Amadeo Luciano Lorenzato | Almeida & Dale

Amadeo Luciano Lorenzato

Belo Horizonte - Minas Gerais, 1900 Belo Horizonte - Minas Gerais, 1995

Amadeo Luciano Lorenzato was a painter and sculptor known for a fascinating body of work that covered themes such as nature, urban landscapes, still lifes, portraits and scenes from everyday life. His output was vast, and it is estimated that he produced more than three thousand works by the end of his life in 1995. Among the major subjects in his work are the influence of decorative arts; the modern avant-garde, in which the constructive sense of his creations stands out or, in other words, his unique "modernity in construction", and the relevance of walking in his painting practice.

Lorenzato's earliest known works date from the 1940s, period in which he returned to Brazil after having lived for around thirty years in different European cities. Born in Brazil from a working-class Italian family, Lorenzato became known as a self-taught painter, despite having studied art at the Reale Accademia delle Arti in Vincenza, Italy. In 1928, he went on a long bicycle trip, accompanied by the painter and poster artist Cornelius Keesman. Together they traveled to various cities in Eastern Europe, an experience that left a deep impression on Lorenzato and, according to curator Rodrigo Moura, gave him the mythical aura of an "outsider, non-conformist and libertarian" artist. While in Paris, he worked as a laborer setting up the Exposition Coloniale Internationale, got acquainted with avant-garde movements, and became fascinated with Impressionist painting.

Lorenzato's work has reached new audiences lately. Recent exhibitions of his modern and popular art have paved the way to a renewed understanding of his career, allowing us to look at the artist's production beyond strict categories such as "naïve art" and "primitive art". Lorenzato's painting has a strong connection with his working-class background and the craft skills he developed in his youth. He worked for decades in the construction industry as a wall painter and decorative painter, practice to which is attributed the origin of at least two innovative techniques he adopted: the use of textures, produced with the aid of various tools adapted from construction work that add movement and vibrancy to his compositions, such as combs; and the use of mineral paints on the canvas, which he applied over a layer of alvaiade [lead white pigment], a substance generally used in exterior painting, which makes the colors look more vivid and luminous.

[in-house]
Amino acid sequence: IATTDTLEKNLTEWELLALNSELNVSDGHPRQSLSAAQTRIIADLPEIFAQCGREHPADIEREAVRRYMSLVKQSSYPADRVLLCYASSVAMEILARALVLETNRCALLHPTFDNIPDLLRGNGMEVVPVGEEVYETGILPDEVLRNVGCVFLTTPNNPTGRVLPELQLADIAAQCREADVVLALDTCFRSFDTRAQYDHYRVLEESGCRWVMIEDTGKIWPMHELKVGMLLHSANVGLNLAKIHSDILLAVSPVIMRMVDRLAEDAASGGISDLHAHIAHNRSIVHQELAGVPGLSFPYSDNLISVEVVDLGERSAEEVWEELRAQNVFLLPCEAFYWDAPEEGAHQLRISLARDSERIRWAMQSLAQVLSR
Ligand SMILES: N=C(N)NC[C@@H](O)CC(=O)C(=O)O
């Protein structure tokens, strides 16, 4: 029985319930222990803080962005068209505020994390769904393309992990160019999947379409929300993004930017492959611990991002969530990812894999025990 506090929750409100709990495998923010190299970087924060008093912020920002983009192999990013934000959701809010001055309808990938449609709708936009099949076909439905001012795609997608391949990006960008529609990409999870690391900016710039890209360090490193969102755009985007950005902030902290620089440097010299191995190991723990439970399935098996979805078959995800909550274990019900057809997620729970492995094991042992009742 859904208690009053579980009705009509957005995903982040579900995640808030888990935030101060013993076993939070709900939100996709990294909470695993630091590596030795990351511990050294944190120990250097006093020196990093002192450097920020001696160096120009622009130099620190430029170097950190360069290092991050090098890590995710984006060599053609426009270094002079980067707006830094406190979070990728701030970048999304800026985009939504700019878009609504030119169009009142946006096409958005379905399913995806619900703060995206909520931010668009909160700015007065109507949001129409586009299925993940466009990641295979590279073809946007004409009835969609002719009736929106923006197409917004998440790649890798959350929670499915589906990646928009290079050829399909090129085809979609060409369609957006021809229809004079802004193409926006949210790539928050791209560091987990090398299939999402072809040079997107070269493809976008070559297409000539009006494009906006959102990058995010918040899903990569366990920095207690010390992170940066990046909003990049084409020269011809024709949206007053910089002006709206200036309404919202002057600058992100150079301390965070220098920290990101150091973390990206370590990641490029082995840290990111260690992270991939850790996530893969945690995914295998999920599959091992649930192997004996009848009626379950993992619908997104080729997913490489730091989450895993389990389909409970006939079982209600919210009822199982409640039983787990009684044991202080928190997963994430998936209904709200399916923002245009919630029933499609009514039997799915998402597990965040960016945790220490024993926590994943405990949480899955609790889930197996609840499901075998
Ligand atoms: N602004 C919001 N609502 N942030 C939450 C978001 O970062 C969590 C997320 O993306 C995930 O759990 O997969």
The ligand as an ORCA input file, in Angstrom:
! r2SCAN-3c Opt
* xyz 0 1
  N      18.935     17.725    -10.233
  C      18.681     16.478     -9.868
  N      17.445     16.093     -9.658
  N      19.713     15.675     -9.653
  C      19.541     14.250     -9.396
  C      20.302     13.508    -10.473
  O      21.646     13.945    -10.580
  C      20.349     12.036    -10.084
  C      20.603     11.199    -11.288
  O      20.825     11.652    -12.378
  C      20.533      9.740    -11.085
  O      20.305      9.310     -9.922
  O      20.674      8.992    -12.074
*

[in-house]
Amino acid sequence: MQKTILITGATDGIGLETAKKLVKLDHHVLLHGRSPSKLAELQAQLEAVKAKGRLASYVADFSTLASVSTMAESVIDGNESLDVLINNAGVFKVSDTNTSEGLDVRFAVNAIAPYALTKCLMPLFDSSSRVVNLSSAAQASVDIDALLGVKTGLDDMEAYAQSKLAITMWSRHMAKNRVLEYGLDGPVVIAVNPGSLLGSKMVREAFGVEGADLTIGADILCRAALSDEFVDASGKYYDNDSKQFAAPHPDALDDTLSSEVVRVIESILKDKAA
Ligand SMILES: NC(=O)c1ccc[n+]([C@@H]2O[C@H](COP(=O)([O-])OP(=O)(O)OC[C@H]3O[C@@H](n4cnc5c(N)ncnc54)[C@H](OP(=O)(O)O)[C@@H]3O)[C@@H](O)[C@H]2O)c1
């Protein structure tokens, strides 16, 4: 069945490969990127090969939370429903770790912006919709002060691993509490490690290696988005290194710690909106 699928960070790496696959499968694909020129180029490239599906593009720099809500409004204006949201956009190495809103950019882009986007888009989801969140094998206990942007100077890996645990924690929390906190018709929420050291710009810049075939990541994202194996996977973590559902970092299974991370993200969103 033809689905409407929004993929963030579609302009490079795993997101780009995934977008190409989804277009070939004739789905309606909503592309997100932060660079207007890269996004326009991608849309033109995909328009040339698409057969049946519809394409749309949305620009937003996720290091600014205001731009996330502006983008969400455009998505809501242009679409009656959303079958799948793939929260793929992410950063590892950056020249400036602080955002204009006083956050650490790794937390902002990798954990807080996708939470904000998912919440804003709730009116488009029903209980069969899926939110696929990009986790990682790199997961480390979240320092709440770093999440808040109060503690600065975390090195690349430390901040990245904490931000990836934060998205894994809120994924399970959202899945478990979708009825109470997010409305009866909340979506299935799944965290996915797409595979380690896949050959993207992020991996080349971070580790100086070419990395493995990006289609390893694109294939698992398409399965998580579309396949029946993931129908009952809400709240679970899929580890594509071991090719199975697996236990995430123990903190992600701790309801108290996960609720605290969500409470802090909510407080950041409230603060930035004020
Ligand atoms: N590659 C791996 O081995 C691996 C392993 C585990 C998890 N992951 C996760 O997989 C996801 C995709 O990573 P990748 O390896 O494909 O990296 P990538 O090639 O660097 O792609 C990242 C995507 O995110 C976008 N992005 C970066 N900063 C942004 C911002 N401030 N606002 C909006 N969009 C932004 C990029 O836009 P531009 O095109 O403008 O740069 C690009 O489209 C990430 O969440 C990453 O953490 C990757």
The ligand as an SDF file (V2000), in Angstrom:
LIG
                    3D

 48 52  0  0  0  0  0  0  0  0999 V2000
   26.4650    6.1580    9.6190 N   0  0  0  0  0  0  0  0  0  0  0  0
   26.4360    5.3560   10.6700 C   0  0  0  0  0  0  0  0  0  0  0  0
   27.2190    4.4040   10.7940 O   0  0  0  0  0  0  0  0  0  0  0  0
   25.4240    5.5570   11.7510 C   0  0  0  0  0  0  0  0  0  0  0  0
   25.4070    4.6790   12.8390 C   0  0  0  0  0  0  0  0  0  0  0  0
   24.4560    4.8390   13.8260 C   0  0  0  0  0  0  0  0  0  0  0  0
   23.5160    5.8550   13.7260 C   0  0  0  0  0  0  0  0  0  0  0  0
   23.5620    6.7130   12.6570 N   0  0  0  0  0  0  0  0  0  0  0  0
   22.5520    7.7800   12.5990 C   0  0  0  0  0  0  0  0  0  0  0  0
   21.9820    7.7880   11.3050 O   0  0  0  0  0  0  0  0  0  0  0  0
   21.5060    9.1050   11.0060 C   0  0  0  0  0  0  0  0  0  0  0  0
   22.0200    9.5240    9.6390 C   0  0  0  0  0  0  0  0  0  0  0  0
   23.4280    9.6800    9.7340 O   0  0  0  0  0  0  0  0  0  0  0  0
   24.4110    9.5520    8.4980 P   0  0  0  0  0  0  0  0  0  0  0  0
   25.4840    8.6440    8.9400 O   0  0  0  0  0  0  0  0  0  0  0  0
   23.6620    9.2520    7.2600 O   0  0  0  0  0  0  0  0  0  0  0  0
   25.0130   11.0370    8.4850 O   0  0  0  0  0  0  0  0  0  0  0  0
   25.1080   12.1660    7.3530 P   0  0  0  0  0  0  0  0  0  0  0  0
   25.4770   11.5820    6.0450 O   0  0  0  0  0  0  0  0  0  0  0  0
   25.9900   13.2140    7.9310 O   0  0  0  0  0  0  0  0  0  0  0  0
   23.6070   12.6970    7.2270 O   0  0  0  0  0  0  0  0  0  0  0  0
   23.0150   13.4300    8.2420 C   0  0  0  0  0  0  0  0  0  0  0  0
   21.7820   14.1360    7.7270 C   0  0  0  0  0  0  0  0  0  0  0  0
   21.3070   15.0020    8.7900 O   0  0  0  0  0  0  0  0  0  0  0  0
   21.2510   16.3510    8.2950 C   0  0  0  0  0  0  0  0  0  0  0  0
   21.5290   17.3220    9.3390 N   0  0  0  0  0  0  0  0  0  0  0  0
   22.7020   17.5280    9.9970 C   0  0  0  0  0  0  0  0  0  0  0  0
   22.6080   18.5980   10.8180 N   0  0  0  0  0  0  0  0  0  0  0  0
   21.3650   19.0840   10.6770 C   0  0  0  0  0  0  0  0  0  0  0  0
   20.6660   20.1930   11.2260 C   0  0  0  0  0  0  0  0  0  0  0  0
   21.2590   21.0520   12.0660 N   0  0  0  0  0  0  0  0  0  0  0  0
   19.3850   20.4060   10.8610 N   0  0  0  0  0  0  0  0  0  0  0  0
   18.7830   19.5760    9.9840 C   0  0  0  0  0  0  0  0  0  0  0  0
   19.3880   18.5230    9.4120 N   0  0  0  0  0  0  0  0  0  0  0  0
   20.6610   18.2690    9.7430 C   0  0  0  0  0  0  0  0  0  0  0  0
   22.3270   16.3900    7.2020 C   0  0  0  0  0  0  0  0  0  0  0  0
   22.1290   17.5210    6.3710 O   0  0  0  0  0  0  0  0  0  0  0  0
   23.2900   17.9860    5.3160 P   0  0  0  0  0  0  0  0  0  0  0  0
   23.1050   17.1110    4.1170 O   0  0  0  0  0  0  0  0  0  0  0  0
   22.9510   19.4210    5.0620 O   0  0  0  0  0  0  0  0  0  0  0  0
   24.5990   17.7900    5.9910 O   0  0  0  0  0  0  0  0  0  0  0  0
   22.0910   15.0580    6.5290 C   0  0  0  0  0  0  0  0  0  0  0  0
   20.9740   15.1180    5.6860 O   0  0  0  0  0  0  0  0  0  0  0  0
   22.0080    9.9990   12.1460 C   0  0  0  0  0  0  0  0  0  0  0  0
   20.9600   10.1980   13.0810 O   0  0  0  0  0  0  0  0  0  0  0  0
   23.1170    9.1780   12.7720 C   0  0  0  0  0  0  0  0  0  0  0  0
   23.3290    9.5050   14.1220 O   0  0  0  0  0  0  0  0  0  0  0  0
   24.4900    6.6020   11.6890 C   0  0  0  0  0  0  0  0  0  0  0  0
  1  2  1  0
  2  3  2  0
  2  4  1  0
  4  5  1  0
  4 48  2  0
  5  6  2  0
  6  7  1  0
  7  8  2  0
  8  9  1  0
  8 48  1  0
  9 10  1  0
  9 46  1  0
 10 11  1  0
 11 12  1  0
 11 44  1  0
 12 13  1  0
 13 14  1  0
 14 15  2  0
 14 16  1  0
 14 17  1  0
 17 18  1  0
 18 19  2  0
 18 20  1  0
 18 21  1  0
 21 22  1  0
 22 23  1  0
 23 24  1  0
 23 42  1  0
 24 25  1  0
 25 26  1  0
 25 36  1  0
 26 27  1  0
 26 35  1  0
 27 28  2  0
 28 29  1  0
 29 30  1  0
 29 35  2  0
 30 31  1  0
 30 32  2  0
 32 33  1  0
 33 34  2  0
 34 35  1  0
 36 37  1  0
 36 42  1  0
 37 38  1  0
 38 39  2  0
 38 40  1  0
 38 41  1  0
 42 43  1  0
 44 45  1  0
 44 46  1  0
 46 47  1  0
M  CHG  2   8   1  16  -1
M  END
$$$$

Among the main exhibitions in Amadeo Lorenzato's career were his participation in the 3rd Bratislava Triennale and a group show at Petit Palais in Paris, both in 1973, and his solo show at the Casa dos Contos in Belo Horizonte in 1984. His posthumous exhibitions include: Lorenzato e as cores do cotidiano, Museu de Arte da Pampulha (1995); 100 anos de Lorenzato, Casa dos Contos and Galeria da Escola Guignard (2001) and the group show Mínimo Múltiplo Comum, Pinacoteca de São Paulo (2018). Recently, in 2019, exhibitions about the artist were organized by international galleries based in London and New York. Lorenzato's works are part of important public collections such as those of Museu de Arte da Pampulha; Museu de Arte de São Paulo Assis Chateaubriand - MASP; Pinacoteca do Estado de São Paulo and the Nouveau Musée National de Monaco.

Untitled, n.d.

oil on wood chipboard
20 ⅞ x 23 ⅝ inch [53 x 60 cm]

Untitled, 1982

oil on wood chipboard
24 x 20 ¾ inch [61 x 52,7 cm]

Untitled, 1973

oil on wood
15 ⅞ x 13 ¼ inch [40,3 x 33,5 cm]
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